1. Build to the sidewalk
It was. But I think mountain came to Mohammed. The property lines of all the neighbouring buildings suggest that the road was originally far narrower with a much sharper corner. As the library sits on the inside of the bend, and the corner of the site forms the apex of the bend, reducing the site eases the bend. The other end of the main face, has is a very deep pavement [sidewalk] beside an inset bus stop and a normal two lane road. The boundary wall on the neighbour would enclose the pavement and most of the bus-stop if extended.

- Make the building front permeable:
Physically: The only public entrance is at the south-eastern corner.
Visually: A third of the southern edge of the site is blank wall or fenced-in blank space. The rest of that face is a series of large plate-glass windows. Due to the lighting when I visited (an overcast day in summer), all I saw when I walked past was a reflection of me, the traffic, and the car park over the road. All I could see inside the building was the leg of one table near a window. As for the other street face, it was largely blank brick wall for the depth of the building.

- Prohibit parking lots in front of the building
Parking was beside, behind, across and round, but not in front of the building. The only things allowed to stop in front were buses (not that I saw one). But parking between the pavement and the building is rare in this country (Alton Con. Club, and most other buildings along the road south excepted). But to compensate much of the surrounding street-face was the edge of car parks. Both immediately neighbouring sites are car parks, as is the site opposing the main facade (access to which restricts pedestrian access).

On all three rules it vaguely corresponds.

Inside the library.
I entered to find the display about the Battle of Alton which happened in the church. I found a display on the civil war. But do not find any mention of Alton. Instead it referred only to The Sealed Knot (LARPing in the name of history).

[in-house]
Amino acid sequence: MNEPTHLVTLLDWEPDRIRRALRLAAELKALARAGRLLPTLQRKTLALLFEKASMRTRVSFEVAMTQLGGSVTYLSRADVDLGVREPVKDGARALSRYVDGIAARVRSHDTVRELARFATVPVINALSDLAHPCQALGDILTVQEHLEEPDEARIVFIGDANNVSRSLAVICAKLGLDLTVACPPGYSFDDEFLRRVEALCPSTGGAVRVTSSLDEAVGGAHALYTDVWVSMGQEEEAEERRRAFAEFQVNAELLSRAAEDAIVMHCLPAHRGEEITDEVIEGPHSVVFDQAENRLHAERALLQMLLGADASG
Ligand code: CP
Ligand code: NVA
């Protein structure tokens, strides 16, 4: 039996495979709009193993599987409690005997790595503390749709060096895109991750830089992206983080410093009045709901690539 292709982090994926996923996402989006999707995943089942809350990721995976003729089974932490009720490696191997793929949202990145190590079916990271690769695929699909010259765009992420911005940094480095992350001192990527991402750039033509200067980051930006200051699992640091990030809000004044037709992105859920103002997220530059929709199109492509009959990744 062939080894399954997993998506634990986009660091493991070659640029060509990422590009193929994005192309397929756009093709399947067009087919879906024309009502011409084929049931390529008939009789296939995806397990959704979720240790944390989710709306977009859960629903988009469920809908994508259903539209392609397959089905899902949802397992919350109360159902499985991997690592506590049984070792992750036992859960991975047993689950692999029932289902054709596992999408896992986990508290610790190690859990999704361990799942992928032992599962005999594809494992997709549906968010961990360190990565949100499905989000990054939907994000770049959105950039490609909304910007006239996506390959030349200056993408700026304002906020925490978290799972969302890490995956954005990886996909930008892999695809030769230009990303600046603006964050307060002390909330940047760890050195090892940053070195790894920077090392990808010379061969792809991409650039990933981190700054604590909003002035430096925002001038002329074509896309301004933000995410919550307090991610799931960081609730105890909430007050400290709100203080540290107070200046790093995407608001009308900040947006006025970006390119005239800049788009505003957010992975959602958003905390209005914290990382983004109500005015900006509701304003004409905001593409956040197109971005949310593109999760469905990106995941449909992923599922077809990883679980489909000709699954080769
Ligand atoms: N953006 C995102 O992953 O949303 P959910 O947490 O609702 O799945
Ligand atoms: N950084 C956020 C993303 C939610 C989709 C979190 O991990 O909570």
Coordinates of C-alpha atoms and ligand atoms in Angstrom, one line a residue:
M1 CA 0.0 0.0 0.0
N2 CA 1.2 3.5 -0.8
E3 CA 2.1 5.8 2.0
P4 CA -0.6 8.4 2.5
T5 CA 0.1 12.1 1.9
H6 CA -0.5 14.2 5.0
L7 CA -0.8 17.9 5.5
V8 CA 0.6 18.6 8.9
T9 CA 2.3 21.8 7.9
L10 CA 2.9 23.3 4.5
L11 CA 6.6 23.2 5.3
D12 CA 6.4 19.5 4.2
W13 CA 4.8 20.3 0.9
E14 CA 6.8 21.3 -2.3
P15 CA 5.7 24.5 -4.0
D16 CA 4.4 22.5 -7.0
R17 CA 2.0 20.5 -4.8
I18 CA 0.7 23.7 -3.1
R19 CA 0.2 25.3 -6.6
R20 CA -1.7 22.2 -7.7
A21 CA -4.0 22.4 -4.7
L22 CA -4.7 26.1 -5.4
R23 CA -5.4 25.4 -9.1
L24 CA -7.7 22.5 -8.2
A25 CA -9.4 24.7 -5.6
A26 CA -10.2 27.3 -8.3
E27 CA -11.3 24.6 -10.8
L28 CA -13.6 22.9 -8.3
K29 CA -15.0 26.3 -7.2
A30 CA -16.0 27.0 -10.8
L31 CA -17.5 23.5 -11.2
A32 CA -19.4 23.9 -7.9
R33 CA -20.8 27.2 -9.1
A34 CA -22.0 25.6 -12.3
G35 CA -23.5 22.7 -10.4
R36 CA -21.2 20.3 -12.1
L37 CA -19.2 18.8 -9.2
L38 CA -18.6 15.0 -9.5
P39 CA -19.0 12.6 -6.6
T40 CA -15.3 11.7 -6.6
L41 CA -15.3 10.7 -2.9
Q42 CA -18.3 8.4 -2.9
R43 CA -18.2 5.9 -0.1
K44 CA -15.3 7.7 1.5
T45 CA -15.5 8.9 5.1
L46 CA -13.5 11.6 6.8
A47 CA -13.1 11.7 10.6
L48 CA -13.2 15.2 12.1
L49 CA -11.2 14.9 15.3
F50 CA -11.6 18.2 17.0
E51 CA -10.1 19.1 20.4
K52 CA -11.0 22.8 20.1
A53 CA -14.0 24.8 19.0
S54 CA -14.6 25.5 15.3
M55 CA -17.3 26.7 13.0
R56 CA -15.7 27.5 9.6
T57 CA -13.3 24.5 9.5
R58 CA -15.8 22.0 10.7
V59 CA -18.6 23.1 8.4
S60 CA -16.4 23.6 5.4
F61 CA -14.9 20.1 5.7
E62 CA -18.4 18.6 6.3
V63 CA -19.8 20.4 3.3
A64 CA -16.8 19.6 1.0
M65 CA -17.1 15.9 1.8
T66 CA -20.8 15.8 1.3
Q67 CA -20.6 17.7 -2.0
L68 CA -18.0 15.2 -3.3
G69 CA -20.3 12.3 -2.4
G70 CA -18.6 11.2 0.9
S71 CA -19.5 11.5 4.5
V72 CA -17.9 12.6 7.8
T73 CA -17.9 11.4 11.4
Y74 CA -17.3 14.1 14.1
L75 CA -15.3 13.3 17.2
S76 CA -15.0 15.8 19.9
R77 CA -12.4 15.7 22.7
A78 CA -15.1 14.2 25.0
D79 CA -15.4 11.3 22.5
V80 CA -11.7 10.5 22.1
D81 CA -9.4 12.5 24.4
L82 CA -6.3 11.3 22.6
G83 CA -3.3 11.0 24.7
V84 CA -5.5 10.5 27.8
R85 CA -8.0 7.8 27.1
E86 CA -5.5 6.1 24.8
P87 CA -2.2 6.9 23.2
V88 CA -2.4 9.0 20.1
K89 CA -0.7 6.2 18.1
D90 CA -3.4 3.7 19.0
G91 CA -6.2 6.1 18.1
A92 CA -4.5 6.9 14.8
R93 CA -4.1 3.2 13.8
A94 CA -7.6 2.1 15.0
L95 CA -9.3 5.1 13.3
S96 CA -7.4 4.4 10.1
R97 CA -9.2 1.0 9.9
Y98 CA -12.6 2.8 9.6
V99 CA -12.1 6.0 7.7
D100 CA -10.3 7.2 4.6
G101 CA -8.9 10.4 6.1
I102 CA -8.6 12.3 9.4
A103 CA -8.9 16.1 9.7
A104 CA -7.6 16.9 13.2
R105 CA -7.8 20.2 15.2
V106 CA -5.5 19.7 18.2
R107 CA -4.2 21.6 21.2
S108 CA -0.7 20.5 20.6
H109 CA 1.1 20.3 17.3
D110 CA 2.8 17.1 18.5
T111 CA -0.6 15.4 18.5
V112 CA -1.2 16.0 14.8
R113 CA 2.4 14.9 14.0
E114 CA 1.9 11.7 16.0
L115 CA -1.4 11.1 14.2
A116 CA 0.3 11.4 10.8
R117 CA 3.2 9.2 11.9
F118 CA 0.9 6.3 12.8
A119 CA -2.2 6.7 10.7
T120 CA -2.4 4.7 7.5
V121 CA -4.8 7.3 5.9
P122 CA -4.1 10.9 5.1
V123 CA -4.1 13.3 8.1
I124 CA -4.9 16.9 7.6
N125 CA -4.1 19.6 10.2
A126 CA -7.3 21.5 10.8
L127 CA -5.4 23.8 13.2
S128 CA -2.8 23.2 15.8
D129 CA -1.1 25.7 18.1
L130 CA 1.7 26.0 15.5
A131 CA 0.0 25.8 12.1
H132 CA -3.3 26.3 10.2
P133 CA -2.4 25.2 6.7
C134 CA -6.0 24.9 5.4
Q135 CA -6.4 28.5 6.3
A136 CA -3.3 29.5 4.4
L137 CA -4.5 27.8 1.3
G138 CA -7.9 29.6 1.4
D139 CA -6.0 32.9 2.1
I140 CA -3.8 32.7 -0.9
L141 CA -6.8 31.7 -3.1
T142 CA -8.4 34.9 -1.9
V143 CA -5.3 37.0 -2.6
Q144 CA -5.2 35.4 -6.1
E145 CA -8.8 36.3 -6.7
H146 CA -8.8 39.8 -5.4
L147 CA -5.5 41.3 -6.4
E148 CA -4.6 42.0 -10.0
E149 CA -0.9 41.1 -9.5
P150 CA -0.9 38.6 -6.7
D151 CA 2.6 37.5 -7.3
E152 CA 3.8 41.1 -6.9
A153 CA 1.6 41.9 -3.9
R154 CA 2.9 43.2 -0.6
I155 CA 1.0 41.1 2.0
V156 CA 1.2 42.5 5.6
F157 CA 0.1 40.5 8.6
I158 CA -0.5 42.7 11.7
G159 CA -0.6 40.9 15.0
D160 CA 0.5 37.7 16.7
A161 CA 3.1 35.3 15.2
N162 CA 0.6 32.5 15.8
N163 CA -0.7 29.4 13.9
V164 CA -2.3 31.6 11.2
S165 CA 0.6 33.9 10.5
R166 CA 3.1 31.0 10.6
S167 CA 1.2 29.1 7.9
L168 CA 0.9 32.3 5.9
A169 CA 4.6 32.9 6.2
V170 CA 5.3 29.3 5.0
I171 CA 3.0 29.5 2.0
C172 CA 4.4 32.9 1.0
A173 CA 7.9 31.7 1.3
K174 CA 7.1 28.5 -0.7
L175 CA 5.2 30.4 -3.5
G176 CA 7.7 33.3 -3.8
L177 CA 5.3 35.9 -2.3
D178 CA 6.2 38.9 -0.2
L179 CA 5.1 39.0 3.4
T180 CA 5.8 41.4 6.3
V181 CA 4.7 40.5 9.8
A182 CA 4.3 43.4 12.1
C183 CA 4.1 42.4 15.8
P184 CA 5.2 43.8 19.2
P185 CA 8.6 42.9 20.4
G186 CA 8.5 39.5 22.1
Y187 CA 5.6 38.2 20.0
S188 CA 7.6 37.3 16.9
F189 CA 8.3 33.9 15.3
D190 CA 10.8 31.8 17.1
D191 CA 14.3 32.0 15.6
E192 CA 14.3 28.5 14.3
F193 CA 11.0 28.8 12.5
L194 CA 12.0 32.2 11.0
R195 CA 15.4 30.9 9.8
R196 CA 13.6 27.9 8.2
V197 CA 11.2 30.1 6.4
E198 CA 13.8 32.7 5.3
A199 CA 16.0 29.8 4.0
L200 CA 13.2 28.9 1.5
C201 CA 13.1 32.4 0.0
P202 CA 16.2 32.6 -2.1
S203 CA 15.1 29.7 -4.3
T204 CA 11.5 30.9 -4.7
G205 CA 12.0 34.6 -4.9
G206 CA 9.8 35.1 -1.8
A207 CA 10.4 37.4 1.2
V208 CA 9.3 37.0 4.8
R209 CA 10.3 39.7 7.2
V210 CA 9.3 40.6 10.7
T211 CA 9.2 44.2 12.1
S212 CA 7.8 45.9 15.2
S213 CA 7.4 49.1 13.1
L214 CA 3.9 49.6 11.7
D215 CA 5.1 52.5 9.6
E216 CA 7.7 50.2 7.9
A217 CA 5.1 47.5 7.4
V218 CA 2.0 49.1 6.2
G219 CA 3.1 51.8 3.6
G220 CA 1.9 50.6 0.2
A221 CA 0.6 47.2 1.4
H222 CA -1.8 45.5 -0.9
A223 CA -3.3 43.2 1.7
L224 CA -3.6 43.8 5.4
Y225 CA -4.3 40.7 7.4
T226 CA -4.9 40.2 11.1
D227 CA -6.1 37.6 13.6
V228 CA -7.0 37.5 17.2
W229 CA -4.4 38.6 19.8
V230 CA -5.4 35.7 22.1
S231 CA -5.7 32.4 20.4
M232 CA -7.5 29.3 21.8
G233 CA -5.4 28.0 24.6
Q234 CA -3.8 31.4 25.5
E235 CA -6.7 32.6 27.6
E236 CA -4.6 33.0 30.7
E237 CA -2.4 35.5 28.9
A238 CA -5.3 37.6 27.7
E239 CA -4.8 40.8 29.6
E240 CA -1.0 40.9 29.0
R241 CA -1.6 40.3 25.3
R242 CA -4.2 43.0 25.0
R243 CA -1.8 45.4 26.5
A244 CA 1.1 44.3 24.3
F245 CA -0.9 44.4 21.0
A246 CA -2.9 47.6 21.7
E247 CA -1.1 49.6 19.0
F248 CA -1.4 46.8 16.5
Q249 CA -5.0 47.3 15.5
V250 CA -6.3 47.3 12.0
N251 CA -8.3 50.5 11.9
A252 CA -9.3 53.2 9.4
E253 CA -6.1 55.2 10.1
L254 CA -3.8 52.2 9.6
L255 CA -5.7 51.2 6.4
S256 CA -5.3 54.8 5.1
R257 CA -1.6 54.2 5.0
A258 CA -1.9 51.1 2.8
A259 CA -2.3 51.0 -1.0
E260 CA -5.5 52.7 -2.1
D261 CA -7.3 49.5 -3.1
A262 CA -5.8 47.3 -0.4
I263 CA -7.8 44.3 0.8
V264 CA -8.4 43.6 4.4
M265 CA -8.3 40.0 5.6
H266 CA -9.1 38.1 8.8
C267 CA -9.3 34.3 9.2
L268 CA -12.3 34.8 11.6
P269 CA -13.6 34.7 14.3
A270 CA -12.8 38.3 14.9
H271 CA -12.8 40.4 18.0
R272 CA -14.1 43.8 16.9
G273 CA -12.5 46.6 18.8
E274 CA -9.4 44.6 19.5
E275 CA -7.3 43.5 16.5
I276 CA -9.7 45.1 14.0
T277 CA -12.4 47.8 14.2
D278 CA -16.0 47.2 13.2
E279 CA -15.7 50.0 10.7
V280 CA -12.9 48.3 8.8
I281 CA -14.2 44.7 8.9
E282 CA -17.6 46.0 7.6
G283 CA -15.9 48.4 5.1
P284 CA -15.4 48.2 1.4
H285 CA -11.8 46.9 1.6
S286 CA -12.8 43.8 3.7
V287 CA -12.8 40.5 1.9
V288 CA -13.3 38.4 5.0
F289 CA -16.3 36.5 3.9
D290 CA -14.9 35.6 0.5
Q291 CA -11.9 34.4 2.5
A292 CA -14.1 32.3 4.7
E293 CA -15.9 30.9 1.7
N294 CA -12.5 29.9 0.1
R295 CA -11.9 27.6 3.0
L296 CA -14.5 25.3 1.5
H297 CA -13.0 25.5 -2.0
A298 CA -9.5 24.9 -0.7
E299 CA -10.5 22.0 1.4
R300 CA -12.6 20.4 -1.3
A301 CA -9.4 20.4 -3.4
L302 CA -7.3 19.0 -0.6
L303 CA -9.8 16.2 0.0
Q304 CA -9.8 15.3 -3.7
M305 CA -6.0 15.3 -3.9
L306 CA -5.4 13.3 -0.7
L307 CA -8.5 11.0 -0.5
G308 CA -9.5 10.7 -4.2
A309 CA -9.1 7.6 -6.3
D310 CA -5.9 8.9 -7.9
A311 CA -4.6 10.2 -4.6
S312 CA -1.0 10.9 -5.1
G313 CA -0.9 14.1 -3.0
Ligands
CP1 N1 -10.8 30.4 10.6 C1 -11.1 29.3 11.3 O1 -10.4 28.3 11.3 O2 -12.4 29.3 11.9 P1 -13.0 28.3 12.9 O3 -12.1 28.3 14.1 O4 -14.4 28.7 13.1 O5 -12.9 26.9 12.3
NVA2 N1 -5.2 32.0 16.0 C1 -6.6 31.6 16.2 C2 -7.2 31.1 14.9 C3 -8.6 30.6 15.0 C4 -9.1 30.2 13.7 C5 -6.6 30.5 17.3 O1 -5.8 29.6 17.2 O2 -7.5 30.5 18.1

A quick scan round revealed that it was a library, with standard library fare. Bookcases, displays, a couple of trolleys of ex-library items for sale. I passed up the opportunity to get "The Best of Gary Glitter Live" for 50p. The interior itself was even more non-descript than the outside. Flat white everywhere. Down the far end was a hole through to an even flatter whiteness, presumably housing the stairs and lift.

An island in front of the door holds the forlorn looking librarians. To the right of the door is an inviting walled-in wooden staircase, with computer printed A4 stating "Staff Only". Beyond that a cubbyhole with wall mounted CD player and industrial headphones juxtaposed with exposed brick. It's occupied solely by a bored boy flicking through a magazine. It's not quite small enough to be for one person, but it's not big enough for adults to ignore each other. It might supposed to be for children (but why do they get the CD player?) but the bright, low furniture could just mean furbishers went to IKEA.

The Guardian piece mentions of innovative use of oak joinery, and yet I saw only plaster; presumably they nestle in the private offices at the top. The only wood I saw was on the forbidden staircase, and the slats on the louvres.

I leave feeling foolish and bemused, taking the alleyway back to the High Street. The alley is about as nice as anything the neighbours try to block out; blank brick canyons are obviously the answer. I emerge onto the High Street with a face full of industrial frying fumes. I am opposite a shop which has gone bust, and yet confusing shares the same colourscheme with its neighbour, so the shop has apparently half closed down.

Compared to the rest of the town the library is good; compared with elsewhere, or its own potential, it is not.


PS. Editing is quite hard, especially when I end up having to cut out some of the best lines, and still leave in so much dross, simply for want of a better way with words. And does anyone know how trackbacks work, or even if they work in Blogger? I'm experimenting, which is probably not a good thing.

Blogger doesn't support trackbacks, sadly. I think you may be able to do it with something like Haloscan though, if you're in an experimental (experimentative? why can't we have that as a word) mood.